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  • Writer's picturemamasmaternalhealth

They are eating enough, we promise!

In the first month of your baby's life, breastfeeding can be tricky and may take some time for both you and your baby to get used to. Often times, because of this difficulty, many moms doubt their abilities and fear that their baby is not getting enough to eat.

More often than not, they absolutely are getting enough! But in case you wanted to double-check or wanted to see what a great job you are doing-- we have a couple of ways to track what your baby is eating.

Weights can be a good indicator of long term feeding struggles. Watching yourbaby's growth charts over the long term is a good way to see that they are on track.

Please note that breastfed babies may lose a bit of weight within the first week after birth. This is normal as long as the weight reduction it is no more than 5-7% of their birth weight.

Breastfed babies tend to gain weight faster than formula-fed babies within the first couple of months postpartum. However, this weight gain is slower (in comparison to formula-fed babies) in later months. These weight fluctuations are also normal and do not point to inadequate breastmilk supply.

Day to day, you can also watch your baby's wet and dirty diapers as an indicator if they are feeding well.

The amount of diapers a baby goes through can be daunting, but it can also be an indicator of proper milk transfer and nourishment. Here is the amount of diapers your baby should be soiling for each stage after birth.

Your baby should have their first urination within the first 8-24 hours of life. They will have 2-6 wet diapers per day for the first 2 days and can be up to 20 times per day after those 2 days. This is because an infant's kidneys during this time are unable to concentrate urine and therefore excrete a lot of fluids.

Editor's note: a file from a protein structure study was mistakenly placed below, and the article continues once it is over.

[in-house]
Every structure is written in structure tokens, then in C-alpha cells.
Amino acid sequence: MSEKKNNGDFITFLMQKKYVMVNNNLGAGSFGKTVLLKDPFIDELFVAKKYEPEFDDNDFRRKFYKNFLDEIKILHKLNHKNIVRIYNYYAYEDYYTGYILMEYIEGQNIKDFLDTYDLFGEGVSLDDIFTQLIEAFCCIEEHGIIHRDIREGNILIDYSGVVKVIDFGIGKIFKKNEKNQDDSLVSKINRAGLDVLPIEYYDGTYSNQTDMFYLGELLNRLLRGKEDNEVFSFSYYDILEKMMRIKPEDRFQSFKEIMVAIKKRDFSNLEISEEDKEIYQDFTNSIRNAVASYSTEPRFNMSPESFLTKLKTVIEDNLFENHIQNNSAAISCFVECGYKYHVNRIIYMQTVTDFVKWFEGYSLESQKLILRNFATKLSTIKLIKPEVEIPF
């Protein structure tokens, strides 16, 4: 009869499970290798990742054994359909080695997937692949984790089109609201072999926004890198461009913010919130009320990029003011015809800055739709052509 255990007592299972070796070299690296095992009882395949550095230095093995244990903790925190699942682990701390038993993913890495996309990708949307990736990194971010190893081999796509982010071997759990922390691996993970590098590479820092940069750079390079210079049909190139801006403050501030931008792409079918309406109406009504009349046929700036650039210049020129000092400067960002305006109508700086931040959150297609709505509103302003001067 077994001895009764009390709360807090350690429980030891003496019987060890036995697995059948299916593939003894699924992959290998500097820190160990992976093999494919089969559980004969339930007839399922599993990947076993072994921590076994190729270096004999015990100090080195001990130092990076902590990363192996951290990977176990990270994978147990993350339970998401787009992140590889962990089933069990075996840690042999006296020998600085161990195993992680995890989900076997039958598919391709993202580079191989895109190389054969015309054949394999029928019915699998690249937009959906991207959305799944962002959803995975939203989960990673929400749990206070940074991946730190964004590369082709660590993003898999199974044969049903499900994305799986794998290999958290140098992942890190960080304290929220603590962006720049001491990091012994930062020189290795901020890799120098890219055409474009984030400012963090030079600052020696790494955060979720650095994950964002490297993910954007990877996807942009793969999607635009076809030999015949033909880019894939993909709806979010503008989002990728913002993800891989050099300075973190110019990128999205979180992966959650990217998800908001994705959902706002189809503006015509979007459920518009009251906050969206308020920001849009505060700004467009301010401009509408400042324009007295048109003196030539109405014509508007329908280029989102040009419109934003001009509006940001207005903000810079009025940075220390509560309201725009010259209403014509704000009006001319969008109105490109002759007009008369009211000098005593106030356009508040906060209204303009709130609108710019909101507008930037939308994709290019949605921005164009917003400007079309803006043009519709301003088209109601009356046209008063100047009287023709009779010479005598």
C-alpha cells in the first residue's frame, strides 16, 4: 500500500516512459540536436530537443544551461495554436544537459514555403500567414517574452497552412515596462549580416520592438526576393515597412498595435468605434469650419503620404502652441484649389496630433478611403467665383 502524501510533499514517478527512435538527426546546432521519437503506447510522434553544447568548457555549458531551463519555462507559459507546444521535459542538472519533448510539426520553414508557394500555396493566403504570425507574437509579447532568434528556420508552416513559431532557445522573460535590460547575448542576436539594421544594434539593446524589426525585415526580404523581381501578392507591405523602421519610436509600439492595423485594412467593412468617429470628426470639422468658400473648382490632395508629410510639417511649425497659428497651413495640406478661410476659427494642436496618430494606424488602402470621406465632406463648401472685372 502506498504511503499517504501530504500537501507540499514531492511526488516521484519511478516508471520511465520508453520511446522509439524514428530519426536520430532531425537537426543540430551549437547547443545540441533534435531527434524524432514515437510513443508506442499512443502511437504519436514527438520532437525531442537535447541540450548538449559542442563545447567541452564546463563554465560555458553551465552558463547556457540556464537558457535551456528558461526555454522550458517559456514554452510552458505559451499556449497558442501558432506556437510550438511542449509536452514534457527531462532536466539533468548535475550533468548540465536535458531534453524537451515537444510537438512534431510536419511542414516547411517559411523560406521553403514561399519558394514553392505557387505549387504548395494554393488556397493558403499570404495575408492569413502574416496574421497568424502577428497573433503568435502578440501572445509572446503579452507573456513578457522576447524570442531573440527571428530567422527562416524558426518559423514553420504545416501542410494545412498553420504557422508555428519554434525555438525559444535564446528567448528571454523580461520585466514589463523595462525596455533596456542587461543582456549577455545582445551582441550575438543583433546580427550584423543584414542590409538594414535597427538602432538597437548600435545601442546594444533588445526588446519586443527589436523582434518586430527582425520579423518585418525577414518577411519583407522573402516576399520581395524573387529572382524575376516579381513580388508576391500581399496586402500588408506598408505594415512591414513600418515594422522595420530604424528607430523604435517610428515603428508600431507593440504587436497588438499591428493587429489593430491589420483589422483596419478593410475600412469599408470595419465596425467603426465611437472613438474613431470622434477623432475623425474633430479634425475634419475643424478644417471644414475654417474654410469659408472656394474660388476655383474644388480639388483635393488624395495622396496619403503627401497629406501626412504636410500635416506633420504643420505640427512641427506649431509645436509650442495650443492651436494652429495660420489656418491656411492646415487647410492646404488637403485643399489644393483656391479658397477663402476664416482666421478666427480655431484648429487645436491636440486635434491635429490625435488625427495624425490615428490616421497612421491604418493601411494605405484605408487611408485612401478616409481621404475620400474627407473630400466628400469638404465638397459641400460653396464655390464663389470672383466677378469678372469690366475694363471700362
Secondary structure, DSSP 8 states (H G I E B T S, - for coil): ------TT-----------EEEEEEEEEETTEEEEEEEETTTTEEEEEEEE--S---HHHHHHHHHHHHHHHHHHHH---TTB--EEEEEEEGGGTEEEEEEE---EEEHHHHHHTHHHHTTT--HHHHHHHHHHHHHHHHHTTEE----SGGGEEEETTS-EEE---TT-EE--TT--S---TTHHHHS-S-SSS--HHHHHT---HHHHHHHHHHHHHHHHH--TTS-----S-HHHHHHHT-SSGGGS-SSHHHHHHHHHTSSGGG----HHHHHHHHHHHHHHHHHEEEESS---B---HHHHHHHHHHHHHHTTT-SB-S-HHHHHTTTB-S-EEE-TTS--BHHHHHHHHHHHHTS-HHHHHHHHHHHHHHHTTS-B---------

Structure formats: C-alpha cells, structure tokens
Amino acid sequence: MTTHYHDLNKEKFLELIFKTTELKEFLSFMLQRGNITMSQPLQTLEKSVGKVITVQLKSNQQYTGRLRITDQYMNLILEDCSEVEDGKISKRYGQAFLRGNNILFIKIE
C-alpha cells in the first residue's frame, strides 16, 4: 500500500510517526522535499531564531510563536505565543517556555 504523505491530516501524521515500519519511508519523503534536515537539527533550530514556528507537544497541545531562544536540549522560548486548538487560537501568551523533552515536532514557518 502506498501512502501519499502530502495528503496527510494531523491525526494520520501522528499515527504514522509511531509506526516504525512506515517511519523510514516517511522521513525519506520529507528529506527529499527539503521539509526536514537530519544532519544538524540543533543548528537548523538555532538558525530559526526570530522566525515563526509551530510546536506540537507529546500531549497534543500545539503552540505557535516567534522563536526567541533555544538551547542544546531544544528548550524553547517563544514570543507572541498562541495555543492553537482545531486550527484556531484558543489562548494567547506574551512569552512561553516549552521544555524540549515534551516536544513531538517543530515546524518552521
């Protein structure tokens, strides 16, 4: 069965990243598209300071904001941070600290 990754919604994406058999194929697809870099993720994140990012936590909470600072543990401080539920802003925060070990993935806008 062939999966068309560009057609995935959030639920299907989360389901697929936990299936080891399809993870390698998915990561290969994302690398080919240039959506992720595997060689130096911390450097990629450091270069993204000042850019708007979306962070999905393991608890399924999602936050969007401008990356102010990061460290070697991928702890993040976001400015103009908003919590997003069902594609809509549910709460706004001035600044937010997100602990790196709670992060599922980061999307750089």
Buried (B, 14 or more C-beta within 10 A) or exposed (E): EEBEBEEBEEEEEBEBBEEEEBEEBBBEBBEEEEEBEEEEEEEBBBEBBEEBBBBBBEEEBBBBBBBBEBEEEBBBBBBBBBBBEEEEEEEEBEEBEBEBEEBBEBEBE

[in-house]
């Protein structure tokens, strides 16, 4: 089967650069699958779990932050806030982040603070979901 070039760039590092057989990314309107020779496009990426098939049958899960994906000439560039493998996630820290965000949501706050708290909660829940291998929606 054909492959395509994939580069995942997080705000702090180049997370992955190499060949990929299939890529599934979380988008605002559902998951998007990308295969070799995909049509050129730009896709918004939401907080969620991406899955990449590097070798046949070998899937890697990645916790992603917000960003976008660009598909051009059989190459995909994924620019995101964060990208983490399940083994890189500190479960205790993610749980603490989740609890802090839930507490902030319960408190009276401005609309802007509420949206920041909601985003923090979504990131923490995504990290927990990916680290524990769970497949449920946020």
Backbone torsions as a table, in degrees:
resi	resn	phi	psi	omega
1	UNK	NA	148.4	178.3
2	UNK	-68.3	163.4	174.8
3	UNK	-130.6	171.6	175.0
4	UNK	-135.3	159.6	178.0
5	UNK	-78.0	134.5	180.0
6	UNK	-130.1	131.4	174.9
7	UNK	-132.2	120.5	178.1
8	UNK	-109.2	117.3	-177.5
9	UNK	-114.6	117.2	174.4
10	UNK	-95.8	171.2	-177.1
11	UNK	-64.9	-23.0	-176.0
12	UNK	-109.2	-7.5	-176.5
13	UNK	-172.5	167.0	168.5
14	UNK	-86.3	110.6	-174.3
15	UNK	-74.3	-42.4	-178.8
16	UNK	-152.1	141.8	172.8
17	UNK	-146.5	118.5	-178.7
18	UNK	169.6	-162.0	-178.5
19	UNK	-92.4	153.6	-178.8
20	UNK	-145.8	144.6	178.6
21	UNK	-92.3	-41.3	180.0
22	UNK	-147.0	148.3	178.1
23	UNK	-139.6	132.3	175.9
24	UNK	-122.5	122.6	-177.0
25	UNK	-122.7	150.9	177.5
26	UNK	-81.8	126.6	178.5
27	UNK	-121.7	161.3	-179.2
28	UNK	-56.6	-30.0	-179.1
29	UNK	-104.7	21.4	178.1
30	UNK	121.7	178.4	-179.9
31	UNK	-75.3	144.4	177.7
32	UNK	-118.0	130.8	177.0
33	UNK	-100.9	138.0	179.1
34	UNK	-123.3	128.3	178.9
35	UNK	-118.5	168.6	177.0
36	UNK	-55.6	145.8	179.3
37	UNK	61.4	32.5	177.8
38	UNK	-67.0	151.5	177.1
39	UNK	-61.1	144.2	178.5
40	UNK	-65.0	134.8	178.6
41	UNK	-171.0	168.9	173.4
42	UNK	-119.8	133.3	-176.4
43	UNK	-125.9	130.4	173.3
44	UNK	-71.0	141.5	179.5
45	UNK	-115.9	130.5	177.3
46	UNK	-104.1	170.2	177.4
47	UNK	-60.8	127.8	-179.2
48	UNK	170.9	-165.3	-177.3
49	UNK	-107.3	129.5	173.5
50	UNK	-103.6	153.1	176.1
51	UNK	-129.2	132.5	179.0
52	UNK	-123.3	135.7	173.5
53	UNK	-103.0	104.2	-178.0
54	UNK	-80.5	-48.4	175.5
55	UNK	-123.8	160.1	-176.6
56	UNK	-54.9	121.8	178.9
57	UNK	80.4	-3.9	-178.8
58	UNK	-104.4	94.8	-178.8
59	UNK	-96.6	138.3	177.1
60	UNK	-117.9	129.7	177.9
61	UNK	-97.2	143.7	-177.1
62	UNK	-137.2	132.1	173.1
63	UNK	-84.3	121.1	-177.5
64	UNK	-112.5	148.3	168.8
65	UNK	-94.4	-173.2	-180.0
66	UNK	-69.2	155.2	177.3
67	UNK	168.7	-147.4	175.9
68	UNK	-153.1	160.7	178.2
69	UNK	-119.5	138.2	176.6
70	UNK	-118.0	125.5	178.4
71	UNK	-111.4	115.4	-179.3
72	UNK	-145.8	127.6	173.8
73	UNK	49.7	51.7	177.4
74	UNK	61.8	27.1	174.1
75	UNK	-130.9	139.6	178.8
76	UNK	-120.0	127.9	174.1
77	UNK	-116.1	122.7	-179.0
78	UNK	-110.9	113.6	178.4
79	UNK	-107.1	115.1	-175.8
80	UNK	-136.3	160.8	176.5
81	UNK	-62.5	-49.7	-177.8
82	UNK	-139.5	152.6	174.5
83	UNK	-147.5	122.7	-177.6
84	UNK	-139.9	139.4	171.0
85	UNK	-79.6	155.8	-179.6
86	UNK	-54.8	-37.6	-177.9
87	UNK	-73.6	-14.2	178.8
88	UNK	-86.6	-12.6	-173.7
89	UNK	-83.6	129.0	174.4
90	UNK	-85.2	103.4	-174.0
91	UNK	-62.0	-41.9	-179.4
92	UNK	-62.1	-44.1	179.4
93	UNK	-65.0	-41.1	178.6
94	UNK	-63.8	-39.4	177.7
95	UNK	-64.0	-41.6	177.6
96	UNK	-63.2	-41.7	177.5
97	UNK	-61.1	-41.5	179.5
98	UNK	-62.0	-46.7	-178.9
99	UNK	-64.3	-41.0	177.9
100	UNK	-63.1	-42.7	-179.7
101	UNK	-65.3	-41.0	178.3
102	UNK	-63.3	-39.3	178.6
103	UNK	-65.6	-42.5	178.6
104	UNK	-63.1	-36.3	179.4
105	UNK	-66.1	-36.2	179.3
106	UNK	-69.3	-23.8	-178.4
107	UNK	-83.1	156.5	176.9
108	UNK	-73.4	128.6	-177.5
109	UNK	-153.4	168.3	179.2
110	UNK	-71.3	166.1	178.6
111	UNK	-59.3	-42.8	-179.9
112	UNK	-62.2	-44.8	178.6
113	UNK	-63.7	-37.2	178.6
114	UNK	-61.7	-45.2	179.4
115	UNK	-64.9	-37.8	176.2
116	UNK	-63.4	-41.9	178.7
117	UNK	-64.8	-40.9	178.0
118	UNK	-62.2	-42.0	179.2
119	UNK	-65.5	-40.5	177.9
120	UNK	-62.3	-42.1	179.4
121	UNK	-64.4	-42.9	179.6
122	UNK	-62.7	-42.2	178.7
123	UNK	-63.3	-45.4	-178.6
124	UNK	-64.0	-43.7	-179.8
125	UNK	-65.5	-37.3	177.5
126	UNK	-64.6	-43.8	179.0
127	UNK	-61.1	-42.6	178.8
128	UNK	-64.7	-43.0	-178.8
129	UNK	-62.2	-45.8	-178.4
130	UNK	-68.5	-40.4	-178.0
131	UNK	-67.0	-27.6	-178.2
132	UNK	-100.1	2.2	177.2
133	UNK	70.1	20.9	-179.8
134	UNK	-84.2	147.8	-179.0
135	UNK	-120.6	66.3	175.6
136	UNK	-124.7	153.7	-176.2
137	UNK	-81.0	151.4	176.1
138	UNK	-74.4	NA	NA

After the first week of life, your baby will be putting out 200-300ml every 24 hours. Some infants may have red or pink stains in the urine, which may be attributed to uric acid crystals, however, they should still be checked out for possible blood in the urine and hydration status.


Since stool coloring and texture are relatively related to the maturation of both the infant gut and breastmilk composition, the progression is easier to follow than urine.

First, your baby will have what is called meconium (black tarry stools) within the first 24 hours. This stool is mostly made out of secretions from the intestine, mucosal cells, and other bodily fluids that your baby is excreting.

After 2-3 days, your baby's stools will transition through a few stages. This is also when more mature milk begins. They will turn to a more greenish-black color and transition to a greenish-brown, then more of a yellow color. The texture does vary more from watery to thick---this is not a concern as it is normal, however, they will have less of an odor and will be less 'sticky' than the previous meconium.

Eventually, once solid foods are introduced, stools will become more brown and solid as added fiber and solids are incorporated.

Breastfed babies will pass stools up to four times a day, but can vary. Formula-fed babies are less frequent and can be as little as twice a day or even every couple of days.

Did you learn something new from this blog post?

Is this something you are currently struggling with or have struggled with in the past?

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Thanks for reading and as always...

Your health today is a LIFETIME of health for you AND your baby.

Until next time!

Coaches Cassie and Mikayla



Photo by Kelly Sikkema on Unsplash


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